Social media, it’s foundation, and the advertising industry rode the digital marketing highway since before MySpace.  The implementation of old school street teams like “ISquad” and other smaller platforms enthusiastically opened the doors to create an online community space dedicated solely to the artist, their fans, and the many incentives they could offer.

I remember being the coordinator for many street teams when working for Universal Records, and having thousands of fan at my finger tips for various tasks and missions.  We were a dedicated space for each individual artist, and could literally (honestly) through our army of fans – influence online voting for “fan based video countdowns” and other such promotions.  I remember sitting in my office one night and finding out one of the band’s accounts I handled (after a week long incentive campaign to vote for a video countdown) had TWO videos from the same artist on the same countdown.  I laughed, and I felt like a cyber legend. Now days, the bar is so low for entry level or self start “social media” companies- those early days of fan relationships, marketing, and even experiencing a real-time win is few and far between.

Five years later, I met with another artist to do his digital marketing, and he sat across from me and told me about why he knew digital marketing was so important to his music.  “I belonged to a street team online way before MySpace or Facebook, and worked my ass off to get free stuff.  I noticed when I voted or did anything to help spread the word, it worked.”  Turns out, he was a kid back then, using a street team that I ran.  Now, here I was…. working for him.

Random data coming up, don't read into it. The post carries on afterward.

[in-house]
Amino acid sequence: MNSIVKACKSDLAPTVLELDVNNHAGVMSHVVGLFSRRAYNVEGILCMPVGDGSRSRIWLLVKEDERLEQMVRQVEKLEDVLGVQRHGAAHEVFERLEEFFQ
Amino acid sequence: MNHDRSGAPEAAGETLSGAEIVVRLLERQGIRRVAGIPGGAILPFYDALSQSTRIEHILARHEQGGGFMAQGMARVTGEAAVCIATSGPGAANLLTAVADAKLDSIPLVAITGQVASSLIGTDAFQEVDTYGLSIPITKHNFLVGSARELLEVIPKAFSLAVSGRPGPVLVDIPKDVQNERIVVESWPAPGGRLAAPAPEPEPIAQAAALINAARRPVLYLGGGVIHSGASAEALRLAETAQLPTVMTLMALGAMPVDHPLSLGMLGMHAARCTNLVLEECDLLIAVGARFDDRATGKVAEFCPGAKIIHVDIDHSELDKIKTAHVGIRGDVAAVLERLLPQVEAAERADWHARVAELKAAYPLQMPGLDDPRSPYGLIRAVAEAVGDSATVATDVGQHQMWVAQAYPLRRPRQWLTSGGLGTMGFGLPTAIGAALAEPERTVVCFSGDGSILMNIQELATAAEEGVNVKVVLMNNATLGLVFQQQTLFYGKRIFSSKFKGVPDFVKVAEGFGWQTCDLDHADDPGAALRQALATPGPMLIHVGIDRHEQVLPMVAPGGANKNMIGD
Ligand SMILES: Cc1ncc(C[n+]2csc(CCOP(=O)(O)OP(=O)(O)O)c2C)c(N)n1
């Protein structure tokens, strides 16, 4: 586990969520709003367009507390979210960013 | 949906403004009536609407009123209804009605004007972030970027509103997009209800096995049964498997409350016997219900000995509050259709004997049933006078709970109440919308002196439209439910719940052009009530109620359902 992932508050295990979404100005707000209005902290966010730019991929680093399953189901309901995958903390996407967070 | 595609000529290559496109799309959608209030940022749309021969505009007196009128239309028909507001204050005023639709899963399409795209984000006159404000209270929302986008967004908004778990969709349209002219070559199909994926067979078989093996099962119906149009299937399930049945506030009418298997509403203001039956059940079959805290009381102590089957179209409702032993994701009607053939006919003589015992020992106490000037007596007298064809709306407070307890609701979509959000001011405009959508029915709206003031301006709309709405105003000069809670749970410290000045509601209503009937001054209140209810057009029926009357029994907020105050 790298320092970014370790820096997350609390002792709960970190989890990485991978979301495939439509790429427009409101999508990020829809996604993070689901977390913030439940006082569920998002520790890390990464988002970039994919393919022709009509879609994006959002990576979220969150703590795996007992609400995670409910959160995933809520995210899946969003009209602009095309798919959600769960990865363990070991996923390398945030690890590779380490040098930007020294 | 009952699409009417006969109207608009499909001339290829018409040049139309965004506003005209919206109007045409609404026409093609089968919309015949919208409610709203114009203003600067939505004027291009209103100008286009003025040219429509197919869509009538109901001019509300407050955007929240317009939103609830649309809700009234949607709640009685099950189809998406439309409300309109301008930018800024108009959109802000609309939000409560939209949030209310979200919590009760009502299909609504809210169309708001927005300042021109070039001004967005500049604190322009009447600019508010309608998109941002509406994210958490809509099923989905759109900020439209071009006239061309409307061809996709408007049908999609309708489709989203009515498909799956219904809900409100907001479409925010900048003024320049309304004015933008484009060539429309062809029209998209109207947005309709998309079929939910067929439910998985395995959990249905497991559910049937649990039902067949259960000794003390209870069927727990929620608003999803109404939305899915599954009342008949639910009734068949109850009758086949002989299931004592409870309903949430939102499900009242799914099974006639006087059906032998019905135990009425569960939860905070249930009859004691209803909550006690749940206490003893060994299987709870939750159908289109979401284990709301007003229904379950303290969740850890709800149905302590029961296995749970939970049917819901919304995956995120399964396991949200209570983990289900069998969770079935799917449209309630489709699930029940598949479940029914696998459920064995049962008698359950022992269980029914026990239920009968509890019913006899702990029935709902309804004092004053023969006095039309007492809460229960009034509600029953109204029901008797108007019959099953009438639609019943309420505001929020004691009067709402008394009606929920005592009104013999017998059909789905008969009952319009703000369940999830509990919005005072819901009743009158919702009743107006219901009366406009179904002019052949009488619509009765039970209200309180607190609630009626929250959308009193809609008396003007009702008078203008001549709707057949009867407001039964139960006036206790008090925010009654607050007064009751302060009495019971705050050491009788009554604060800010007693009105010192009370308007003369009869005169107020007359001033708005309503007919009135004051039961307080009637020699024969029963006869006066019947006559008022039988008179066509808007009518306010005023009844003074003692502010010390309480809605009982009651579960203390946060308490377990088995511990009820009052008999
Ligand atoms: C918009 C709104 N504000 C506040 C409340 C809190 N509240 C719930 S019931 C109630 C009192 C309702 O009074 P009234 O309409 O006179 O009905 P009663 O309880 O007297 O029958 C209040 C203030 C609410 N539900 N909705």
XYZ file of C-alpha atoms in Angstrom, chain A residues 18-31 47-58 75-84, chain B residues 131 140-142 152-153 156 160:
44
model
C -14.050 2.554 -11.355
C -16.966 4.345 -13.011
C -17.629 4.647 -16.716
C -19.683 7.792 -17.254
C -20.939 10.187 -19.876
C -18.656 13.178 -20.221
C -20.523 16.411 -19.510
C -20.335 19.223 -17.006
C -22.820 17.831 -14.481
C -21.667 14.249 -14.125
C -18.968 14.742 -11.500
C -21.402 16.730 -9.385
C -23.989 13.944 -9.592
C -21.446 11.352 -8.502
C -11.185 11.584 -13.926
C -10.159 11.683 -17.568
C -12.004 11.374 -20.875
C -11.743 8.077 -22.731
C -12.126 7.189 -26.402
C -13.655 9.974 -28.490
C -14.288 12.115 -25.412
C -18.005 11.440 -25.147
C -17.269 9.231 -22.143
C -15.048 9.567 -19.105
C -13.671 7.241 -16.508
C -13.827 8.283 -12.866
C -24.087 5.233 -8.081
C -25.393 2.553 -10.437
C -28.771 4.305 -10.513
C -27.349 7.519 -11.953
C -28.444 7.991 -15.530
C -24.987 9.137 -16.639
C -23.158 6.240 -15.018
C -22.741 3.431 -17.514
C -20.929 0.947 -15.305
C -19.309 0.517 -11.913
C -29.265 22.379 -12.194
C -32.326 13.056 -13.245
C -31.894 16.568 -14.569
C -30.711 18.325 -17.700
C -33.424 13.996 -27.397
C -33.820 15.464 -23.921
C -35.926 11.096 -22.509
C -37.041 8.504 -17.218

The problem with marketing in the music industry is, everyone thinks they already know everything, and don’t understand when the things they think they know aren’t working.  They don’t understand the business of marketing, much less the business of music – and even when presented with credible data, they don’t stop and listen.  So let me break it down for you in a very comprehensive expose:

1. Your band is not the best, and people generally don’t care about your projects.

If you made it this far in my article, then you have potential  This is because you just took a small, but harsh, line of criticism and kept going.  Maybe there is hope for you after all.  Maybe you sat there and immediately disagreed hard headed and stubborn, and continued with your mind numbing plan for world music domination.  I was once at a client meeting with a team of people they had put together, and was the center of the conversation – but nothing I said registered.  It was like for everything I said, they pretended they already had it together, but when it came down to actually doing something, they never came through. They did however want to make sure they tested my credibility, which killed them in the long run – I started pieces of the online music digital marketing fundamentals, and so I knew the evolution.  Their concepts and ideas I had “been there done that” for most, and since no one listened – they failed.